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Very nice & subtle media reference - Synchronicity swirls and other foolishness

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November 17th, 2008


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10:55 pm - Very nice & subtle media reference
I was very pleased with the homage to Bladerunner in tonight's episode of Terminator: The Sarah Connor Chronicles. The turtles were blended in with the episode perfectly, but it was also a exceptionally clear reference to the first part of Bladerunner - definitely one of the most expertly done media references I've seen on television, both in how it was done and how it was used to inform viewers and not merely to show off. T:SCC is definitely the best show I've seen on TV for several years. I'm also rather pleased that I noticed the reference immediately, rather than later when they made it more obvious.
Current Mood: impressedimpressed

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[User Picture]
From:kinkyturtle
Date:November 19th, 2008 05:47 am (UTC)
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Turtles? Wha?
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From:heron61
Date:November 19th, 2008 06:19 am (UTC)
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Have you seen the most recent episode of Terminator: The Sarah Connor Chronicles (it came one yesterday, Monday, Nov 17). If so, consider the scene at the beginning of Bladerunner, where someone is giving one of the Replicants a Voight-Kampf test.

Holden: You're in a desert, walking along in the sand, when all of a sudden you look down...
Leon: What one?
Holden: What?
Leon: What desert?
Holden: It doesn't make any difference what desert, it's completely hypothetical.
Leon: But, how come I'd be there?
Holden: Maybe you're fed up. Maybe you want to be by yourself. Who knows? You look down and see a tortoise, Leon. It's crawling toward you...
Leon: Tortoise? What's that?
Holden: [irritated by Leon's interruptions] You know what a turtle is?
Leon: Of course!
Holden: Same thing.
Leon: I've never seen a turtle... But I understand what you mean.
Holden: You reach down and you flip the tortoise over on its back, Leon.
Leon: Do you make up these questions, Mr. Holden? Or do they write 'em down for you?
Holden: The tortoise lays on its back, its belly baking in the hot sun, beating its legs trying to turn itself over, but it can't. Not without your help. But you're not helping.
Leon: [angry at the suggestion] What do you mean, I'm not helping?
Holden: I mean you're not helping! Why is that, Leon?
[Leon has become visibly shaken]
Holden: They're just questions, Leon. In answer to your query, they're written down for me. It's a test, designed to provoke an emotional response... Shall we continue?
[User Picture]
From:alephnul
Date:November 20th, 2008 09:52 am (UTC)
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I had half seen this post, so I knew the turtle was coming, but it was still very nice. I thought Cameron flipping Ellison over after they don't kill him was a little silly, but cute. The rest of the turtle bits were nicely done.

Sarah's favorite part was that the 3 dots looking like a bowling ball was a fake out. She immediately identified them, and figured Sarah was having anxiety/guilt dreams over the boy in the bowling alley whom she didn't kill, and was pleased when that was acknowledged, but wasn't actually the meaning of the dreams.

My favorite thing about the episode was that the dreams were anxiety dreams over the fact that the show has been stalling on the main plot for a bunch of episodes. Sarah is having frustration dreams, and in the final revelatory dream, she realizes that she is anxious and frustrated because she is wasting time and has been forgetting about the main plot in the basement. Likewise, the show has been stalling, giving us a bunch of one-off episodes, avoiding the main plot (both with Ellison and whats-her-name and with the leads in the basement). One of the weaknesses of the season has been that the main characters have mostly not been plot drivers, so it was funny to see the main character frustrated and anxious over not being a plot-driver.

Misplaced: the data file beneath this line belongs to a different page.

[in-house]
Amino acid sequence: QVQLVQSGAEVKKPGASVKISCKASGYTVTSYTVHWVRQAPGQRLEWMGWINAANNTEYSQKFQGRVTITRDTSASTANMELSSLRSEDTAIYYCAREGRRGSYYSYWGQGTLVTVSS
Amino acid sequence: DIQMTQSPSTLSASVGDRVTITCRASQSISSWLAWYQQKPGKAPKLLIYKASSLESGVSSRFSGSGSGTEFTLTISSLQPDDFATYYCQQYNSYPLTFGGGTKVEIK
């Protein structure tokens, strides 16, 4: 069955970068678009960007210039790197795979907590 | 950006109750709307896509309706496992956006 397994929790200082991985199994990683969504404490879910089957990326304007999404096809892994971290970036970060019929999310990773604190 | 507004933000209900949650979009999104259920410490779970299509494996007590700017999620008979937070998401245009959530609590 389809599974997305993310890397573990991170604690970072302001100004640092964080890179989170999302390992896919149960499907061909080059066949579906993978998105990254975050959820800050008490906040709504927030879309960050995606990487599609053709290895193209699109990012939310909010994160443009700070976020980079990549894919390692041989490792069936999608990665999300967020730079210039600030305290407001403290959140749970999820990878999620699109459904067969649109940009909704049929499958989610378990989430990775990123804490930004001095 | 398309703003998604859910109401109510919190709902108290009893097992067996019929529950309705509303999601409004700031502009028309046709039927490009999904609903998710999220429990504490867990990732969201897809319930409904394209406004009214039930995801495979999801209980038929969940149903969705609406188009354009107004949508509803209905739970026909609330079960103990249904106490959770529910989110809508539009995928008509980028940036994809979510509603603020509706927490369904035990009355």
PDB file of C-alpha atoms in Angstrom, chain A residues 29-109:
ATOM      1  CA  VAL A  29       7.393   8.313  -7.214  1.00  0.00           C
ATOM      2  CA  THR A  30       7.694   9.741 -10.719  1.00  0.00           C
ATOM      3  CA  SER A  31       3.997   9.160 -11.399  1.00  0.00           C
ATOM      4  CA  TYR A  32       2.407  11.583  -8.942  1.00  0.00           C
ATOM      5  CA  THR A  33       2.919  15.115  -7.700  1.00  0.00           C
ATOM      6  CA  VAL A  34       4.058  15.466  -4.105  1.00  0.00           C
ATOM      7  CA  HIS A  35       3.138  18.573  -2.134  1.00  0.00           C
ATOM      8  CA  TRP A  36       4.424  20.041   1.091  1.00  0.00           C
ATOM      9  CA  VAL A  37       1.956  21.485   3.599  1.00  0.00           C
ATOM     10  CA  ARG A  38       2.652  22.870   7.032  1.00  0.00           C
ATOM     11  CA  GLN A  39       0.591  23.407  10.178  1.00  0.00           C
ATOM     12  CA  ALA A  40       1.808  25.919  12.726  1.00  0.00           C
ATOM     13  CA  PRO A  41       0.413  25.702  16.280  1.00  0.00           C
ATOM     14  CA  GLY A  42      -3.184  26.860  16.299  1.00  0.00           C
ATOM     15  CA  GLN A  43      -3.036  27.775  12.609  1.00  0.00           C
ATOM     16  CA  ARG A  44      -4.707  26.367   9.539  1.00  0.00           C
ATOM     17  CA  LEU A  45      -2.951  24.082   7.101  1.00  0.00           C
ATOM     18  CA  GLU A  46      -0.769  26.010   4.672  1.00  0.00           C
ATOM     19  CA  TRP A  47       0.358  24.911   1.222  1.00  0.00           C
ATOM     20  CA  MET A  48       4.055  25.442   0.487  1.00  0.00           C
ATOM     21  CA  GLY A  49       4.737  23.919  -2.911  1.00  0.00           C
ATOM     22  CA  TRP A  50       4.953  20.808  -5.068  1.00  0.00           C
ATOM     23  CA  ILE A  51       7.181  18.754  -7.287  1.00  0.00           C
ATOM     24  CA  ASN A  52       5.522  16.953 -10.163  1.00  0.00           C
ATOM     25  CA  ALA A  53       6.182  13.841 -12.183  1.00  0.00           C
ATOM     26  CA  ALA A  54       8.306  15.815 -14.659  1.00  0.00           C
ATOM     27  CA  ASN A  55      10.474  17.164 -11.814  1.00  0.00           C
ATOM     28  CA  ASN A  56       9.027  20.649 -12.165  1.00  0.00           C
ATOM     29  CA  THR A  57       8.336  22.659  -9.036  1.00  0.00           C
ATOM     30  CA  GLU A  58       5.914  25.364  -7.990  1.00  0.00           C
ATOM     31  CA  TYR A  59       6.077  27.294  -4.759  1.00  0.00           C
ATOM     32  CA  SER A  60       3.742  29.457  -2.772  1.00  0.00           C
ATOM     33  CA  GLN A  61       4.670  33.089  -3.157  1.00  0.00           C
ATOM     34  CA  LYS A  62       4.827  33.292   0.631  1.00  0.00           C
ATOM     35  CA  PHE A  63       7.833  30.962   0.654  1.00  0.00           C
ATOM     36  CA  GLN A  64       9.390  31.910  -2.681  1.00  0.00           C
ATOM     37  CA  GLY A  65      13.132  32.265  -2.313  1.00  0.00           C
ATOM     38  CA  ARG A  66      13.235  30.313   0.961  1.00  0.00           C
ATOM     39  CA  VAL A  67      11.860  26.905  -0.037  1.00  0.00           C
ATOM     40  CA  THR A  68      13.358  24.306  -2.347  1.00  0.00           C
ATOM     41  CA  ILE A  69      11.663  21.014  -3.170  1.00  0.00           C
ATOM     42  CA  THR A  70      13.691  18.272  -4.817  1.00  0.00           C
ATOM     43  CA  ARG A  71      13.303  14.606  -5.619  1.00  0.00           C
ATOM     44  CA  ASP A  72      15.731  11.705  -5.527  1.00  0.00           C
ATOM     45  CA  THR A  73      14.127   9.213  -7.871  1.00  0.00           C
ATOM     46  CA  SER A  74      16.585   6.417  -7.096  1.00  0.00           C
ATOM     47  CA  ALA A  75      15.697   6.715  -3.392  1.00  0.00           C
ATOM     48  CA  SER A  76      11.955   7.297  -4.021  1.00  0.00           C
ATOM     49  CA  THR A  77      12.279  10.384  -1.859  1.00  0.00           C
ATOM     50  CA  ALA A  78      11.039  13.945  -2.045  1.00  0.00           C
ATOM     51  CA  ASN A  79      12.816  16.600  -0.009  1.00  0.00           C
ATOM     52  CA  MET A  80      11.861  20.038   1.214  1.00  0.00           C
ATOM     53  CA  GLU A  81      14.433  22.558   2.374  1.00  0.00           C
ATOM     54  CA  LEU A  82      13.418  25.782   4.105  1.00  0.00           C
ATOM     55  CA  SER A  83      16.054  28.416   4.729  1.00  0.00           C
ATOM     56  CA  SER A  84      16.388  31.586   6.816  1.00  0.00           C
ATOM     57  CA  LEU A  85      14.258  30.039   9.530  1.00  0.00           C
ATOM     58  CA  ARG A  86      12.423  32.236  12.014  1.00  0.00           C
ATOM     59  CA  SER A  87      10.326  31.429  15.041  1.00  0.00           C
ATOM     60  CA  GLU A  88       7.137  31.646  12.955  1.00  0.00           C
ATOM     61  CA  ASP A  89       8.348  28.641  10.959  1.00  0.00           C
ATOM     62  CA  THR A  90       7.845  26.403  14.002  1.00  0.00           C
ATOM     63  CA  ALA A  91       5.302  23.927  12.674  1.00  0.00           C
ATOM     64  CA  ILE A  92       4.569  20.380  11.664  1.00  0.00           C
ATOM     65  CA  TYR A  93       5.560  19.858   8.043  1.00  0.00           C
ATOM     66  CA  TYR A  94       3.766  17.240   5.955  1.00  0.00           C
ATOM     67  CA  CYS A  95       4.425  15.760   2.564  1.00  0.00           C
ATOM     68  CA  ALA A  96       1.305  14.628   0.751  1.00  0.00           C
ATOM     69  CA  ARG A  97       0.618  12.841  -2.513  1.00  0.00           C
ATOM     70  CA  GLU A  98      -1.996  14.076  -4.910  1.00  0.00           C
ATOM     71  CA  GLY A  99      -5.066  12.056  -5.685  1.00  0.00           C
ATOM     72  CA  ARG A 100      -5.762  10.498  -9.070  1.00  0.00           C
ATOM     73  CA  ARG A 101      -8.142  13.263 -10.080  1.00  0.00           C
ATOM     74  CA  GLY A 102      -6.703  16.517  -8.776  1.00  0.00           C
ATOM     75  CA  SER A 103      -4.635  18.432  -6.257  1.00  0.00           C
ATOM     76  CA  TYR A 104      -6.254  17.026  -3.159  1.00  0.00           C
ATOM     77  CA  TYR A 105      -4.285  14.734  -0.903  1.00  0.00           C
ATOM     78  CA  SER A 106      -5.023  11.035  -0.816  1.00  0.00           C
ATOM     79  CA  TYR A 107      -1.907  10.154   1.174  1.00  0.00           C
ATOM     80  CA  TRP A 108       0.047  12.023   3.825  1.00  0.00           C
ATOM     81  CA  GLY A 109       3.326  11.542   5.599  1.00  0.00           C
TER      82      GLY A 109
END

Barry's favorite thing was that this is an episode in which torturing people is completely useless for getting accurate information, but all of the main characters are confident that torture works.

One thing we were debating after the episode was whether Charles Fisher is a temporal loop. Was the original Charles Fisher locked up in solitary by Homeland Security for the combination of his crazy story and the sabotage committed by his older self, or was the original Charles Fisher locked up for something else unconnected to the time war? Also, does young Charles Fisher, locked up by Homeland Security, become older Charles Fisher, one of the Greys, or will he have a different fate? The thing that makes me think he isn't a self-creating loop is that he isn't a universal across the timelines. There is no traitor Fisher in Kyle Reese's original future. It seems to me that self-creating loop people would be near constants across the timelines, since they depend overwhelmingly only on themselves and therefore would seem likely to be much less contingent on events in the time war.
[User Picture]
From:heron61
Date:November 20th, 2008 10:11 am (UTC)
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I thought Cameron flipping Ellison over after they don't kill him was a little silly, but cute.

It also seemed to Becca & I a case of Cameron missing the point of her discussion with John in a way that was simultaneously funny and rather disturbing.

As for Fischer, I'm curious if you folks read this as effectively a set-up by Jesse. My first thought was that Jesse way playing Derek and that Fischer was in no way from the future. My final reading of the episode was that the Greys were mentioned as a set up (later in this season) to Jesse being revealed as one and also that she was sent back by the robots and told (likely based on Fischer's ideas of how to play people) Fischer-from-the-future's location, so she could show him to Derek and thus prove she's someone he can trust. I'm also assuming that she didn't expect Derek to not remember Fischer and that time was changed when Derek killed Andy Goode (and once again, it looks like the timeline was changed for the worse). I previously didn't know who Jesse was working for, but am now certain that she's working for Skynet.